Jeanne Hébuterne (6 April 1898 – 25 January 1920) was a French artist, best known as the frequent subject and common-law wife of the artist Amedeo Modigliani.More ...
Jeanne Hébuterne (6 April 1898 – 26 January 1920) was a French artist, best known as the frequent subject and common-law wife of the artist Amedeo Modigliani.
She was born in Meaux, Seine-et-Marne to a Roman Catholic family. Her father, Achille Casimir Hébuterne, worked at Le Bon Marché department store. A beautiful girl, she was introduced to the artistic community in Montparnasse by her brother André Hébuterne who wanted to become a painter. She met several of the then-starving artists and modelled for Tsuguharu Foujita. However, wanting to pursue a career in the arts, and with a talent for drawing, she chose to study at the Académie Colarossi. It was there in the spring of 1917 that Jeanne Hébuterne was introduced to Amedeo Modigliani by the sculptor Chana Orloff (1888–1968) who came with many other artists to take advantage of the Academy's live models. Jeanne began an affair with the charismatic artist, and the two fell deeply in love. She soon moved in with him, despite strong objection from her parents.
Described by the writer Charles-Albert Cingria (fr) (1883–1954) as gentle, shy, quiet, and delicate, Jeanne Hébuterne became a principal subject for Modigliani's art. In the spring of 1918, the couple moved to the warmer climate of Nice on the French Riviera where Modigliani's agent hoped he might raise his profile by selling some of his works to the wealthy art connoisseurs who wintered there. While they were in Nice, their daughter was born on 29 November. The following spring, they returned to Paris and Jeanne became pregnant again. By this time, Modigliani was suffering from tuberculous meningitis and his health, made worse by complications brought on by substance abuse, was deteriorating badly.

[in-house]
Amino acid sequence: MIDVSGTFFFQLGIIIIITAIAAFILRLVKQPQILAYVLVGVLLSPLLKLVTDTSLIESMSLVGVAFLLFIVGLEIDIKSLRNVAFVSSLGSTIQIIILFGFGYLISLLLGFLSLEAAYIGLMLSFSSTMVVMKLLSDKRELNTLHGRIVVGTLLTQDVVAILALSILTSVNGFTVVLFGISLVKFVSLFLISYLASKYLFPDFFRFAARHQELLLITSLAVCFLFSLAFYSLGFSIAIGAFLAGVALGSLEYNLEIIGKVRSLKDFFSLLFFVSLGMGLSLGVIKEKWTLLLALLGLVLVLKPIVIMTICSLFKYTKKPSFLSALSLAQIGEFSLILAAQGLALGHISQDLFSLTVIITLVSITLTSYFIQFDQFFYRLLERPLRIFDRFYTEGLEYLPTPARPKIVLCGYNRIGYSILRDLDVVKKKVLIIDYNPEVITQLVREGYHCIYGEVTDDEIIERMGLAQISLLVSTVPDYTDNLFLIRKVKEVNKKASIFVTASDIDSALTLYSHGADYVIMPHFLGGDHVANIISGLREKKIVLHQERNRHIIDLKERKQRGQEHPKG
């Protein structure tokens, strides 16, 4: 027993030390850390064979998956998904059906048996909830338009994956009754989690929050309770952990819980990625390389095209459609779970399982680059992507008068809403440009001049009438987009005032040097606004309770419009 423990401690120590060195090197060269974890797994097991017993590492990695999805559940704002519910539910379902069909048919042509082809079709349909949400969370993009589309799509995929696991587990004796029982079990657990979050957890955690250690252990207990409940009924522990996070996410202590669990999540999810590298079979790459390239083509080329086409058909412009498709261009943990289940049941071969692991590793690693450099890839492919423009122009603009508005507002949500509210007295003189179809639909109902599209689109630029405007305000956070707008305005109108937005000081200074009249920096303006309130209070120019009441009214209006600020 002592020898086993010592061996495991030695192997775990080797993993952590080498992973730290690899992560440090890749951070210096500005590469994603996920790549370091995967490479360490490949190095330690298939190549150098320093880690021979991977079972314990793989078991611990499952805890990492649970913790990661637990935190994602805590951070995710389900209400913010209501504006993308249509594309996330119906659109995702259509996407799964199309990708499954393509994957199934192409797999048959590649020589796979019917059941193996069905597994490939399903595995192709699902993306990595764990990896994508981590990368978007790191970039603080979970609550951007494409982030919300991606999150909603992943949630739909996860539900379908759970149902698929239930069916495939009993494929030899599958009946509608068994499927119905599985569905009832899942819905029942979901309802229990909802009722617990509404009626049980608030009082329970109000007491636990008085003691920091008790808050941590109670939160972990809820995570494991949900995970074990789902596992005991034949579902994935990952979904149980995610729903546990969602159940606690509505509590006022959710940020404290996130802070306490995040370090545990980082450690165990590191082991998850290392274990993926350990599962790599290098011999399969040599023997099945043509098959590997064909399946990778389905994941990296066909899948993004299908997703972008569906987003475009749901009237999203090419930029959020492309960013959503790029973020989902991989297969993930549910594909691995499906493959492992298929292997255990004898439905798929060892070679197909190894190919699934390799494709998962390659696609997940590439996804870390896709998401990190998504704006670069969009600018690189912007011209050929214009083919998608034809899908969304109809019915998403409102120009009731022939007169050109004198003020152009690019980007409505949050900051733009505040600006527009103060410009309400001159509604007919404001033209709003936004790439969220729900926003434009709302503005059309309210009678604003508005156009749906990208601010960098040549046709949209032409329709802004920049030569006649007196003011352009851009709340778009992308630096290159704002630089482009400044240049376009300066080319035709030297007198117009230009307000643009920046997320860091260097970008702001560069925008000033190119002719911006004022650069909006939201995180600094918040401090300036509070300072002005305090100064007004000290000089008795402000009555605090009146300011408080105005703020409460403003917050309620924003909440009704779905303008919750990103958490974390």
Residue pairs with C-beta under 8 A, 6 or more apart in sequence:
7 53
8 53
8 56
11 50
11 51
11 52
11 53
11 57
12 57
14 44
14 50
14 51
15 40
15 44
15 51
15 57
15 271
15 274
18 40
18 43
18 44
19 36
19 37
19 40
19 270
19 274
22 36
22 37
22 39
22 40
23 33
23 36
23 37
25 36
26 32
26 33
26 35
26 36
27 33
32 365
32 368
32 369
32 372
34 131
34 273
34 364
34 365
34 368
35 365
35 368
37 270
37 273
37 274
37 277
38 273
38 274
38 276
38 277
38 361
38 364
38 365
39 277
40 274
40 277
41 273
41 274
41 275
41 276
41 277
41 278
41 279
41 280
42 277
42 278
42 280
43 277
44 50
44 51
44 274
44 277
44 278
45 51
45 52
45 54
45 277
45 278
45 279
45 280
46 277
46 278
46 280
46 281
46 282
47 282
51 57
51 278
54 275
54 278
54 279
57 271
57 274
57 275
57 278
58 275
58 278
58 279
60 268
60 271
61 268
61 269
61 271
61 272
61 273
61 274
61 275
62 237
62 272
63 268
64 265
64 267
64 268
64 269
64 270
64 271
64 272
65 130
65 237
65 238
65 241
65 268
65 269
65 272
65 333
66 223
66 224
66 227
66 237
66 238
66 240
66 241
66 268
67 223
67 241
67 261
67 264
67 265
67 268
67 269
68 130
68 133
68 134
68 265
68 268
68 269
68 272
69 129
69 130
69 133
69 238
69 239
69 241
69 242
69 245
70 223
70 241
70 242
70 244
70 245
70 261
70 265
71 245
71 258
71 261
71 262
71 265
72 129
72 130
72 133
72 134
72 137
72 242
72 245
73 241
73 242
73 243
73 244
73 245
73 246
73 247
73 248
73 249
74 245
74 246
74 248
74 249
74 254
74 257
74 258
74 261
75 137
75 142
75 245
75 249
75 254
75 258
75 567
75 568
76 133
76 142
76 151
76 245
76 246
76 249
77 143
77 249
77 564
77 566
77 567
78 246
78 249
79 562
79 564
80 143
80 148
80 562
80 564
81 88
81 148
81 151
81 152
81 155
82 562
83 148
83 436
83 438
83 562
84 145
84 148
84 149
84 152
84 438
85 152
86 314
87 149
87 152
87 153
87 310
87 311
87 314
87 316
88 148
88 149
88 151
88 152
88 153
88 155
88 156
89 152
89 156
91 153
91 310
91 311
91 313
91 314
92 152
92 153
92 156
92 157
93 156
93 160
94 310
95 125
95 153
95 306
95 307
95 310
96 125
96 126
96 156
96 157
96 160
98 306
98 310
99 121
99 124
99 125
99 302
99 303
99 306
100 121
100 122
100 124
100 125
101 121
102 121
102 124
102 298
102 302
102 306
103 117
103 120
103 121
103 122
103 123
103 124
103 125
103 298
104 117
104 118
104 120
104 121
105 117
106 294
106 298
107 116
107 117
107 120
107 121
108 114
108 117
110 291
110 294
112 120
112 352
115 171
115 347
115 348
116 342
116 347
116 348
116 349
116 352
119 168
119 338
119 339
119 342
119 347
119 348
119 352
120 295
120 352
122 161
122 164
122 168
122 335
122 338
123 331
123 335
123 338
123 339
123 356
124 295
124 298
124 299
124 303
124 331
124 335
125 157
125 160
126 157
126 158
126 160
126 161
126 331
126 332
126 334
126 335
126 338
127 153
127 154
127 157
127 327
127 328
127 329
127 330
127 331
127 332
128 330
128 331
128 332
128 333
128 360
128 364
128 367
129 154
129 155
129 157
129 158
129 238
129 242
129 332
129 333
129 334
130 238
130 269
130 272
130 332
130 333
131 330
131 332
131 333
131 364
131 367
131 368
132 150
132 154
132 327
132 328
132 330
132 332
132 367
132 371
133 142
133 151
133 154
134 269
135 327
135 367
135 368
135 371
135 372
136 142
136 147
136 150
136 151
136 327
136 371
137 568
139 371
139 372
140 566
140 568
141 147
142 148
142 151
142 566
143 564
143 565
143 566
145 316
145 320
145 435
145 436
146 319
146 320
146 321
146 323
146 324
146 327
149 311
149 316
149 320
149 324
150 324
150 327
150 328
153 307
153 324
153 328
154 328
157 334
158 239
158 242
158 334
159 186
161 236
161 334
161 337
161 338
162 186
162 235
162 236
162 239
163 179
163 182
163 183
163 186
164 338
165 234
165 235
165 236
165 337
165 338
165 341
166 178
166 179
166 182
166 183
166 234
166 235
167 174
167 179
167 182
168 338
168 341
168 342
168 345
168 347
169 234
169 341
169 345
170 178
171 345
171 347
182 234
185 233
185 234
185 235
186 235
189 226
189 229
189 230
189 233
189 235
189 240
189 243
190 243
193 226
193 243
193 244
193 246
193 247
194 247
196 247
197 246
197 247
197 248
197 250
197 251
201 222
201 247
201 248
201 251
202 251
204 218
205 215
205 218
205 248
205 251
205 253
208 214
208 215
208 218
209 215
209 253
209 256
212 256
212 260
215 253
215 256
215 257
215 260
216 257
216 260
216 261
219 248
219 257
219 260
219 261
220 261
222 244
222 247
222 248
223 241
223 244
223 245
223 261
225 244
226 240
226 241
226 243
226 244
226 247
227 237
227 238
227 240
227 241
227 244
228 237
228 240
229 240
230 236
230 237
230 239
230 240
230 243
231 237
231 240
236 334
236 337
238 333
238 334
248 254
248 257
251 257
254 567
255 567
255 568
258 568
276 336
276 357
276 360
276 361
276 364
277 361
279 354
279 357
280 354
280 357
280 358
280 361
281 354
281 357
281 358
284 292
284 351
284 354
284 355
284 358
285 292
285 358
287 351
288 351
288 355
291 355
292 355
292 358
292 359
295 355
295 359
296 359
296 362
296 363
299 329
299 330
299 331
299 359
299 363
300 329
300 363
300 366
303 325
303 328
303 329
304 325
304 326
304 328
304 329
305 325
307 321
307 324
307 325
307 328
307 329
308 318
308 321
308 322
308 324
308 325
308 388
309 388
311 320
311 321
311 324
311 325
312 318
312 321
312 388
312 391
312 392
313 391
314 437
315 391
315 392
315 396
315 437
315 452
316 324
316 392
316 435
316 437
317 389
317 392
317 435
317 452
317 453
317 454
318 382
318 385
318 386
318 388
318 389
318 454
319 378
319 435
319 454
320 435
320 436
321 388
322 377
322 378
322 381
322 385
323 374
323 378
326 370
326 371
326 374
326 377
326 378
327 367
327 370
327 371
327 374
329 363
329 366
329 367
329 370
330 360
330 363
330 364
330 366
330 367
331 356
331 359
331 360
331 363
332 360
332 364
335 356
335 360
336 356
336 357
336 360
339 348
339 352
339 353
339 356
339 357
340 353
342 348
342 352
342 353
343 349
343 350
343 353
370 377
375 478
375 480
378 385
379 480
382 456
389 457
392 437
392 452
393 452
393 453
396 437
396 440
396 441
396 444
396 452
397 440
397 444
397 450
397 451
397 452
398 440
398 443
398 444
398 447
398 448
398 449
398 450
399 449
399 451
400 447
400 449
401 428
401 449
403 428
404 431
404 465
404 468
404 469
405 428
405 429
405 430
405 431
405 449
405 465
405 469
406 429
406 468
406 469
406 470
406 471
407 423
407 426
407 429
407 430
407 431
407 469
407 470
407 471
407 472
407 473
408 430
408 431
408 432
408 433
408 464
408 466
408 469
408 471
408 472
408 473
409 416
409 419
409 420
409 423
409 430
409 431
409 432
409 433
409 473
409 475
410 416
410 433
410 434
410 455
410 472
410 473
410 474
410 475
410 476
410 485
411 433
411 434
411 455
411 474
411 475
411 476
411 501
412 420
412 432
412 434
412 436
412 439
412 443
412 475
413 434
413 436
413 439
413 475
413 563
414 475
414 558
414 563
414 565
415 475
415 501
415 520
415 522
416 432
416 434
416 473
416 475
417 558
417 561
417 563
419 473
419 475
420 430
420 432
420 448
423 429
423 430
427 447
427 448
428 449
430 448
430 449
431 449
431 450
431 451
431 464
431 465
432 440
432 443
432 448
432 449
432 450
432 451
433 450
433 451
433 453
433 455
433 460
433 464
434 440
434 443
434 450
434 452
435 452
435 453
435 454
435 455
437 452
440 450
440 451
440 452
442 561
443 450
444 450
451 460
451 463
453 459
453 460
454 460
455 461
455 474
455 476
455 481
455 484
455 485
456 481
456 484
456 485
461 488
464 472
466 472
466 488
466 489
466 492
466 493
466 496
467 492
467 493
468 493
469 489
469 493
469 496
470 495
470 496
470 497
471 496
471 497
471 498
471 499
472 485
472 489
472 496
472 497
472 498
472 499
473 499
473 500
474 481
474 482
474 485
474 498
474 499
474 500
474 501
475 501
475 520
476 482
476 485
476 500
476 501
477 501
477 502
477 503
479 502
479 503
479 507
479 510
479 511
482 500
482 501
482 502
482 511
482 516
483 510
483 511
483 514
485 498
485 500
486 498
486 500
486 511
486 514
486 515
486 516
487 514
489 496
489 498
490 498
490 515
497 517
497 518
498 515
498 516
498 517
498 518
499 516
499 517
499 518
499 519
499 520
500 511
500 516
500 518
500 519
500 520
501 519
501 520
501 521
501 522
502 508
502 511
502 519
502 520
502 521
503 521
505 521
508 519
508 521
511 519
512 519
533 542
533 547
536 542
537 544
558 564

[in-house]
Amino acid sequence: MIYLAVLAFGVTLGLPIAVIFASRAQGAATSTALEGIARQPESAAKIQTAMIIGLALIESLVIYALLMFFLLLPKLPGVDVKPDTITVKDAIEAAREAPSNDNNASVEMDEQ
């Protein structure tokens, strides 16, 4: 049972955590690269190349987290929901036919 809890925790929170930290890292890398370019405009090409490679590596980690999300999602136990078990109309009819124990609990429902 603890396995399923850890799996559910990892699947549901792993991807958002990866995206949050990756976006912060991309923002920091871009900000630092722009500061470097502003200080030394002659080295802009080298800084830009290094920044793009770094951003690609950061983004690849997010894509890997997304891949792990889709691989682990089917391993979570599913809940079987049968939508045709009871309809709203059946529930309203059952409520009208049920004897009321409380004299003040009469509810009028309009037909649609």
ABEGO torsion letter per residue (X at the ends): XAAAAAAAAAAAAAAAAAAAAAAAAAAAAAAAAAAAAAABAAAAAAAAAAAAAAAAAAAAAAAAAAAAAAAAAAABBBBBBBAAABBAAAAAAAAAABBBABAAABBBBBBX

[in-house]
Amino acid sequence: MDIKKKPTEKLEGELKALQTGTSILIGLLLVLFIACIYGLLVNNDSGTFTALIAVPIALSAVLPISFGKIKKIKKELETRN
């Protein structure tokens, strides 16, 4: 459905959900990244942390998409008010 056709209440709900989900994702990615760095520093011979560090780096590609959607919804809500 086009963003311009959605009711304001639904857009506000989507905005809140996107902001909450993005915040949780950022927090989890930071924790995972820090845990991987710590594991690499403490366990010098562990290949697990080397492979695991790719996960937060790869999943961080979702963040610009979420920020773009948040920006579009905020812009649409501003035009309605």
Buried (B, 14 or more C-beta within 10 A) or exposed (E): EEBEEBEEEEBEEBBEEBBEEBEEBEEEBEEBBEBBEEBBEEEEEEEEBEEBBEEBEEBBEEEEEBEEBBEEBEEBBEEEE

On 24 January 1920 Amedeo Modigliani died. Jeanne Hébuterne's family brought her to their home but Jeanne threw herself out of the fifth-floor apartment window two days after Modigliani's death, killing herself and her unborn child. Her family, who blamed her demise on Modigliani, interred her in the Cimetière de Bagneux. Nearly ten years later, the Hébuterne family finally relented and allowed her remains to be transferred to Père Lachaise Cemetery to rest beside Modigliani. Her epitaph reads: "Devoted companion to the extreme sacrifice."
Their orphaned daughter, Jeanne Modigliani (1918–84), was adopted by her father's sister in Florence, Italy. She grew up knowing virtually nothing of her parents and as an adult began researching their lives. In 1958, she wrote a biography of her father that was published in the English language in the United States as Modigliani: Man and Myth. ISBN 1-199-15698-1
It took more than thirty years before an art scholar persuaded the Hébuterne heirs to allow public access to Jeanne Hébuterne's artwork. In October 2000, her works were featured at a major Modigliani exhibition in Venice, Italy by the Fondazione Giorgio Cini. Unfortunately, it was revealed in January 2010 that the works presented at the exhibition were forged. Christian Parisot, the curator of the exhibition, had been accused by Hébuterne’s grandnephew of faking 77 drawings. He was sentenced to a two-year suspended sentence and a 50,000€ ($70,000) fine by a French court of appeals.
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